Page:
If you come across a great CPAN package that you’d really like to see packaged for Debian, then contact the Debian Perl Packagers (pkg-perl) team, and let us know that you’d like a package. We currently maintain well over a thousand Perl packages for Debian, though we are by no means the only maintainers of Perl packages in Debian. You can do this easily by filing a Request For Package (RFP) bug using the command: reportbug wnpp.

On-screen prompting will walk you through the rest, and we’ll try to package the module as quickly as possible. When we’re done, you’ll receive a nice e-mail letting you know that your package has been created, thus closing the bug. A few days of waiting, but you will have a package in perfect working condition as soon as we can create it for you. Moreover, you’re helping the next person that seeks such a module, since it will already be available in Debian (and in due time it will propagate to its derivatives, like Ubuntu).

All 25,000+ Debian packages meet the rigorous requirements of Debian Policy. The majority of them meet the Debian Free Software Guidelines (DFSG), too; the ones which are not considered DFSG-free are placed in their own repository, separate from the rest of packages. A current work in progress is machine-parseable copyright control files, which will hopefully provide a way for administrators to quickly review licensing terms of all the software you install. This is especially important for small- and medium-sized businesses without their own intellectual property legal departments to review open source software, which is something that continues to drive many businesses away from using open source.

For the impatient, note this well: packages which are not maintained by Debian are not supported by Debian. This means that if you install something using a packaging tool (we’ll discuss these later) or via CPAN, then your package is necessarily your own responsibility. In the unlikely event that you totally break your system installing a custom package, it’s totally your fault, and it may mean you will have to restore an earlier backup or re-install your system completely. Be very careful if you decide to go this route. A few days waiting to ensure that your package will work on every platform you’re likely to encounter is worth the couple days of waiting for a package to be pushed through the normal channels.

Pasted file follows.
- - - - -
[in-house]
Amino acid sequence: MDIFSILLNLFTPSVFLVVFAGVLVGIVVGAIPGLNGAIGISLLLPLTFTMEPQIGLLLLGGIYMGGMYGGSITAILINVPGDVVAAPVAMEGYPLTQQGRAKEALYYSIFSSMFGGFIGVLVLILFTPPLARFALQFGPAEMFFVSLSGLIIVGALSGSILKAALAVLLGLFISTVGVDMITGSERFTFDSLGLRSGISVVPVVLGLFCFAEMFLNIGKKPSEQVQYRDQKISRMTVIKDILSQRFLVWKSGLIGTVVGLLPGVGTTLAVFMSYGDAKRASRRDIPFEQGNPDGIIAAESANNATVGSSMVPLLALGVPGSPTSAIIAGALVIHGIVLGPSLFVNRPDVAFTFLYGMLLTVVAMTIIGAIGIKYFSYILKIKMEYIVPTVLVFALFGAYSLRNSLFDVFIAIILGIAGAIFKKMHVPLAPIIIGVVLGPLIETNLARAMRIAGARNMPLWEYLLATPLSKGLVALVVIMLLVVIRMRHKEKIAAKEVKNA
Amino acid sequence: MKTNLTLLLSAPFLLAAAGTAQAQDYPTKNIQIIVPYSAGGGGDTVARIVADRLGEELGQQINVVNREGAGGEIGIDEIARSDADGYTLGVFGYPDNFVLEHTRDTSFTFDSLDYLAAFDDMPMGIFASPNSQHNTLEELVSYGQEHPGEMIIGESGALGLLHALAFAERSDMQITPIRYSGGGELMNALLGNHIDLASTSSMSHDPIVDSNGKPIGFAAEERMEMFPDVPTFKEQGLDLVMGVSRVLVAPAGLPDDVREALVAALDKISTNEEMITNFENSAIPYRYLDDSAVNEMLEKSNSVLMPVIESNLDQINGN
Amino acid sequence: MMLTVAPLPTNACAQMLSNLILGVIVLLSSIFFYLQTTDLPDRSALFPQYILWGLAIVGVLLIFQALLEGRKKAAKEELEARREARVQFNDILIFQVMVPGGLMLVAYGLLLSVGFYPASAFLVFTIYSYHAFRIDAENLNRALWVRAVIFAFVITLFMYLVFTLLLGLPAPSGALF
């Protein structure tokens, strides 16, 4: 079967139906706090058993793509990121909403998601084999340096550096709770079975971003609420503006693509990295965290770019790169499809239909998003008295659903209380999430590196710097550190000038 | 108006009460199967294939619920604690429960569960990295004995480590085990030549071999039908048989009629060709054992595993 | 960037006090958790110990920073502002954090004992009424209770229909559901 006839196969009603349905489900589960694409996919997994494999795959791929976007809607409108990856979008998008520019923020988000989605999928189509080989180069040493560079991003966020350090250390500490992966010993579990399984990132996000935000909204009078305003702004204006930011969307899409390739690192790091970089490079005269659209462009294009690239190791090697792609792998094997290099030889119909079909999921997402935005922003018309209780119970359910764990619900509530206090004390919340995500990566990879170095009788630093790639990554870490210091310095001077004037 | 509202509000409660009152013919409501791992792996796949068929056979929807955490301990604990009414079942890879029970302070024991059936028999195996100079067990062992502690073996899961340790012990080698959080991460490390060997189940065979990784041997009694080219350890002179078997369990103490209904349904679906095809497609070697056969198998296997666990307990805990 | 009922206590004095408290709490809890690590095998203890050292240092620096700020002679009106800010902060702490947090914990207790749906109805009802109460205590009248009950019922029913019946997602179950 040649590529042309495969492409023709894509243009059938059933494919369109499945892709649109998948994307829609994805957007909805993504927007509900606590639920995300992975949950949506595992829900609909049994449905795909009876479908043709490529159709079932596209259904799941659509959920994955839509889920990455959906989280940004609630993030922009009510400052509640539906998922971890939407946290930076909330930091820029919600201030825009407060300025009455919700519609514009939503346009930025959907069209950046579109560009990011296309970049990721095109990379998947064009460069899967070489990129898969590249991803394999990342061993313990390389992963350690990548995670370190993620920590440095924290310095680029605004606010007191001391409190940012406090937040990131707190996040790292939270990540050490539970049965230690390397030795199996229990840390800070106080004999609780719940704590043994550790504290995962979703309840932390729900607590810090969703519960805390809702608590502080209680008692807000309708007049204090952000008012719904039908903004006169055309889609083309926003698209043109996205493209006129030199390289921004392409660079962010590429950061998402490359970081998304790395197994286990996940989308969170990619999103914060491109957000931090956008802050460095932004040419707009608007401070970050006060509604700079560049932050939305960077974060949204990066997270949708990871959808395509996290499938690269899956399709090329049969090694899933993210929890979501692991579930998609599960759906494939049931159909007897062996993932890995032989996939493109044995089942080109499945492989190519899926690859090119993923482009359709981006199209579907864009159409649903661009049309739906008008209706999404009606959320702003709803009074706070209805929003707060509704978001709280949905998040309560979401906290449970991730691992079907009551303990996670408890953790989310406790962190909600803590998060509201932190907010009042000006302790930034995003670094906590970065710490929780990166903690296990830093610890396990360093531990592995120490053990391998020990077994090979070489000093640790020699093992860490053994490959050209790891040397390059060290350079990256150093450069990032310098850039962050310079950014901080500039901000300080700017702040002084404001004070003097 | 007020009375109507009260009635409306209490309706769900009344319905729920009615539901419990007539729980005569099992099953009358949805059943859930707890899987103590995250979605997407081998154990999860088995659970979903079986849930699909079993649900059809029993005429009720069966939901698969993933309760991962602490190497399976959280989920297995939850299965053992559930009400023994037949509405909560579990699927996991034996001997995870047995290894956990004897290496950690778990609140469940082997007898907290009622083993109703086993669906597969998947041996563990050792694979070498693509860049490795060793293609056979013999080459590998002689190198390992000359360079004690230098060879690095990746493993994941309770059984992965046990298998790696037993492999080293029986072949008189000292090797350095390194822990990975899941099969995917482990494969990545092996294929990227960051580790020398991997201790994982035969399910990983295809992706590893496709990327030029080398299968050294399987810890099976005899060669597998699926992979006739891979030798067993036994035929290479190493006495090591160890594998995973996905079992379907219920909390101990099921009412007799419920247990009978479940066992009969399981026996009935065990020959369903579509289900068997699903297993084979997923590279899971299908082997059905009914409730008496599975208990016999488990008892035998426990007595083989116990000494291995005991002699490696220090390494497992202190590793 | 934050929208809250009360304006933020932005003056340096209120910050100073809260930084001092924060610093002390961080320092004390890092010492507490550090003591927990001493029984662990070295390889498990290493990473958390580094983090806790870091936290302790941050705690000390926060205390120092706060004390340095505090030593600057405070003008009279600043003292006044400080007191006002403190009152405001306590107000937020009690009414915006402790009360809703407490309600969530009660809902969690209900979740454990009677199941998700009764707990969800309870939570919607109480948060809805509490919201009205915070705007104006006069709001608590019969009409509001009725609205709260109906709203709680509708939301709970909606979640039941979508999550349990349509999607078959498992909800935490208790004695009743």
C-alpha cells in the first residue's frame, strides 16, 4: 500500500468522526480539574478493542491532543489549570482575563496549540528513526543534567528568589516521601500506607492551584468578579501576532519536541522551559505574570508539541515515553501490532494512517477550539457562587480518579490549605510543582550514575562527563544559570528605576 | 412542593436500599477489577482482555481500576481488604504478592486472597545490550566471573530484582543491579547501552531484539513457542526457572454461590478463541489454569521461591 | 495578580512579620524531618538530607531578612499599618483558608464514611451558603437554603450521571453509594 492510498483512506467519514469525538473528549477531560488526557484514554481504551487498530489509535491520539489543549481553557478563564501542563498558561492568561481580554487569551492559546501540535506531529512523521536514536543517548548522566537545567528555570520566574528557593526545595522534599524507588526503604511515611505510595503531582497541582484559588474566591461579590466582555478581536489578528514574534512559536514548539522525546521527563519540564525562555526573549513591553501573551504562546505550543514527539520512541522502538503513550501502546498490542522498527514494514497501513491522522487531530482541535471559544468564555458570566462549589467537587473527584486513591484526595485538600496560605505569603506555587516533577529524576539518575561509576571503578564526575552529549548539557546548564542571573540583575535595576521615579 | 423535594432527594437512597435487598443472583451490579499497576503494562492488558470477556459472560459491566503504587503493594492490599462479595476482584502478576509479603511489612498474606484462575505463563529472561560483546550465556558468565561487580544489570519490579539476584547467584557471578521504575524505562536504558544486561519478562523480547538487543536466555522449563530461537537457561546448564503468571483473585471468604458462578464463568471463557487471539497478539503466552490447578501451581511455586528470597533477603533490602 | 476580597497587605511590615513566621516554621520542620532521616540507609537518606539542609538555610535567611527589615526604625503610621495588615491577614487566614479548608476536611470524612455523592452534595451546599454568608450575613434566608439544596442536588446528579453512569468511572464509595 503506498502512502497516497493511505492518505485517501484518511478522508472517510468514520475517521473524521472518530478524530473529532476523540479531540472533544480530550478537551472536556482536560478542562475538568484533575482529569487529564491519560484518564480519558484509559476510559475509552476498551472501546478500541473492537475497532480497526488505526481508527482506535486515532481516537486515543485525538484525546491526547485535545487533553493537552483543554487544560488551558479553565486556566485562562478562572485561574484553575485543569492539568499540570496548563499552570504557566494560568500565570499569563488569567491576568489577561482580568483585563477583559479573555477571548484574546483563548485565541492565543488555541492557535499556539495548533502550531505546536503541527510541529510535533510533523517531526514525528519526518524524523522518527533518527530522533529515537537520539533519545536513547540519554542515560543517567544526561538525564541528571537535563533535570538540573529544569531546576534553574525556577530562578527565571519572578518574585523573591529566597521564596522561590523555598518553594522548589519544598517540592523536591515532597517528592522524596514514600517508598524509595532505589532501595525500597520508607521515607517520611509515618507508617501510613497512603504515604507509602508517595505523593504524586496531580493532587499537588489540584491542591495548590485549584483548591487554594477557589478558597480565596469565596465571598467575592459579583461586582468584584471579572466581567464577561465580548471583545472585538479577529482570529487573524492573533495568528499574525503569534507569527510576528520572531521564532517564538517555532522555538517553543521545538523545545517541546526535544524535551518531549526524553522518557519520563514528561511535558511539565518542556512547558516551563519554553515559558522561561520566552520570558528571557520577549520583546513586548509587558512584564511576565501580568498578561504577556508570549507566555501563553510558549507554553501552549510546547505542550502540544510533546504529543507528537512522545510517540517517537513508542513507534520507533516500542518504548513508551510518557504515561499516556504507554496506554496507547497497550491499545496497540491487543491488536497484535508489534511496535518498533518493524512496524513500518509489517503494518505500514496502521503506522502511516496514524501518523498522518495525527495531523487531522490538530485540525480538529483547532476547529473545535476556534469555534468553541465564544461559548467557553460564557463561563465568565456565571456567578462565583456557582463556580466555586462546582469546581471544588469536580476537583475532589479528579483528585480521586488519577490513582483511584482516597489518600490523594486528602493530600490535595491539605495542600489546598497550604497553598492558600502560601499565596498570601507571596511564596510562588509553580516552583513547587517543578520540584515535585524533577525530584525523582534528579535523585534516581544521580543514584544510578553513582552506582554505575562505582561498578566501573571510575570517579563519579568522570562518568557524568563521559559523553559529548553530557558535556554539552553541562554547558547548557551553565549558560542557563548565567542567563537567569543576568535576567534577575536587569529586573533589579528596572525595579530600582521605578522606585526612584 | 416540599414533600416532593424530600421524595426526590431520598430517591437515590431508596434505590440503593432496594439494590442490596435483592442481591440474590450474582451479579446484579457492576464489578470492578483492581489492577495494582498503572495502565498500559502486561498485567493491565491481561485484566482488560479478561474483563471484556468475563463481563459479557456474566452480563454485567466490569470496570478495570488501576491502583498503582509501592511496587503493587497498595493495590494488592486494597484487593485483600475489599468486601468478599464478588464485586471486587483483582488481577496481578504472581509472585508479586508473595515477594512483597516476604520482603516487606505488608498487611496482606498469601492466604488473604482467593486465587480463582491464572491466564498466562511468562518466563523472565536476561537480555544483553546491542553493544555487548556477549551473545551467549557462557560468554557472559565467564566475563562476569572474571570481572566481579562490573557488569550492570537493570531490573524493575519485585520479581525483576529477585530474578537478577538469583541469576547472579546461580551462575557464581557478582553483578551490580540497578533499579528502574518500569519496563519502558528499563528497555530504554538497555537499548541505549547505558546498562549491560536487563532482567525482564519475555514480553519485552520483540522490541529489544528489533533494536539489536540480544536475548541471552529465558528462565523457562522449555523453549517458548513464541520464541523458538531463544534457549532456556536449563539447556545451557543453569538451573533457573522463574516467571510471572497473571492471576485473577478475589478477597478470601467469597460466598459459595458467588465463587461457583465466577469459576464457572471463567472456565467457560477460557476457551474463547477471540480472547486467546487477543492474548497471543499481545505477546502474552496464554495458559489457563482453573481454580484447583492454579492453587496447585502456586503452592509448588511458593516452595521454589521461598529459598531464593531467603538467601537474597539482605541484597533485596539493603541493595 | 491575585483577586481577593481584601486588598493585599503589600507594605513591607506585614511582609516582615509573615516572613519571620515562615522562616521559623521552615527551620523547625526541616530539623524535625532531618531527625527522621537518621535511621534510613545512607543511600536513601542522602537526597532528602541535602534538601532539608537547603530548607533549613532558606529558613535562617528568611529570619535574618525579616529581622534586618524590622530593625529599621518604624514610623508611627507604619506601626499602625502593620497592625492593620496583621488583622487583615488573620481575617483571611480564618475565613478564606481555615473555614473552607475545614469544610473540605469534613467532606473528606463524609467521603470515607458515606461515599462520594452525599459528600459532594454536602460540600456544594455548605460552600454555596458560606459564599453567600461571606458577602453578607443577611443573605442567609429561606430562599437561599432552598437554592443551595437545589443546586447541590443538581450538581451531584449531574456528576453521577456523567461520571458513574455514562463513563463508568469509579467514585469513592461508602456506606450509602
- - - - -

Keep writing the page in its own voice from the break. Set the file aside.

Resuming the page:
The Debian Perl Packaging group offers its services freely to the public for the benefit of our users. It is much better to ask the volunteers (preferably politely) to get your package in Debian, so that it passes through the normal testing channels. You really should avoid making your own packages in a vacuum; the group is always open to new members, and it means your package will be reviewed (and hopefully uploaded into Debian) by our sponsors.

But the thing about all rules is that there are always exceptions. There are, in fact, some reasons when you might want to produce your own packages. I was discussing this with Hans Dieter Pearcey the other day, and he has written a great follow-up blog post about the primary differences between dh-make-perl and cpan2dist, two packaging tools with a similar purpose but very different design goals. Another article is to follow this one, where I will discuss the differences between the two.